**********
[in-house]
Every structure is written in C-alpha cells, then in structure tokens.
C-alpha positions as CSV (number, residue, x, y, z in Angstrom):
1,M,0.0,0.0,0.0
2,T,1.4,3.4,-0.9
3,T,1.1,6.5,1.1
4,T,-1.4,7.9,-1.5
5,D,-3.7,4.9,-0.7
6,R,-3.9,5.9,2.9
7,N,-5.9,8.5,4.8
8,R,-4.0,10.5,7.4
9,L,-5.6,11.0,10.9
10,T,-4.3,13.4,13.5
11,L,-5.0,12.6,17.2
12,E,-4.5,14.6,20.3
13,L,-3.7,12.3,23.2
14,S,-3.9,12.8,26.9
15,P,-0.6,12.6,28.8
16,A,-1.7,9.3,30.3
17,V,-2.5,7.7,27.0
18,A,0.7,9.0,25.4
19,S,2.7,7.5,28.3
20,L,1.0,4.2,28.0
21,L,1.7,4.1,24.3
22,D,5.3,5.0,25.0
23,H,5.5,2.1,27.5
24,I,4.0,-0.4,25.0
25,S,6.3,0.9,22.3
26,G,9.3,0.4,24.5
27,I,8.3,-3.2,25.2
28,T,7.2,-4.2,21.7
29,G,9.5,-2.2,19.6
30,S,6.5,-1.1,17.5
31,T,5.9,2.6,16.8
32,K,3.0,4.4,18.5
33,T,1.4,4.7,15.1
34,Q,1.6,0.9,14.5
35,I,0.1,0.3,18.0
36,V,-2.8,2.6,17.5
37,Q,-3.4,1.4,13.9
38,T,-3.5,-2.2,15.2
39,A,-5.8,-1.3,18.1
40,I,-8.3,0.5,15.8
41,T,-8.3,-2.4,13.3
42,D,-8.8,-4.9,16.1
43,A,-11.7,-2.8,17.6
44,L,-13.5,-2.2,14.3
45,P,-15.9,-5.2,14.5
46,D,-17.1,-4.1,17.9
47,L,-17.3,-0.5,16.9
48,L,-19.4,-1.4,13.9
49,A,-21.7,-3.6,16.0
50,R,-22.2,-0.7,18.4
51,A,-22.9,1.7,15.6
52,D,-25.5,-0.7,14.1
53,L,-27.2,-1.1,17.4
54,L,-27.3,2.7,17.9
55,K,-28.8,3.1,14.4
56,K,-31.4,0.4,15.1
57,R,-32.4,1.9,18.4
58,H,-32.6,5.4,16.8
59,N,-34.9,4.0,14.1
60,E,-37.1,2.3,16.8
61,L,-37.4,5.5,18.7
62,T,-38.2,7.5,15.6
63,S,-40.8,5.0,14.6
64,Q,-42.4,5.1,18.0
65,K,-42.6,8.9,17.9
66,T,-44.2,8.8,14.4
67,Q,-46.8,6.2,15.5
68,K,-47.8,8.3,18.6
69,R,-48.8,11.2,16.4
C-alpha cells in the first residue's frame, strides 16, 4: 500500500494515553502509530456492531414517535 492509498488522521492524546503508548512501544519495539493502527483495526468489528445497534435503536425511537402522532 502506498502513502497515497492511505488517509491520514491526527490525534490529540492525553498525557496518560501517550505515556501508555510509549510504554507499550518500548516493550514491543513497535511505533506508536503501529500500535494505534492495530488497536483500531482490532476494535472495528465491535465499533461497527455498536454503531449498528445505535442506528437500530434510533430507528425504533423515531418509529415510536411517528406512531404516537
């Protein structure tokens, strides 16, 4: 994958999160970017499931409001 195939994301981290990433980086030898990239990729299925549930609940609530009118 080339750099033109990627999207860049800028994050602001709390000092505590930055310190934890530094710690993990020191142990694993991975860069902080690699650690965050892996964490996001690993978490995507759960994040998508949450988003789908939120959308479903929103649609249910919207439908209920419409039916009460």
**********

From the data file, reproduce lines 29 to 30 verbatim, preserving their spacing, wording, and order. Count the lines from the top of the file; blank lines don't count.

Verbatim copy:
26,G,9.3,0.4,24.5
27,I,8.3,-3.2,25.2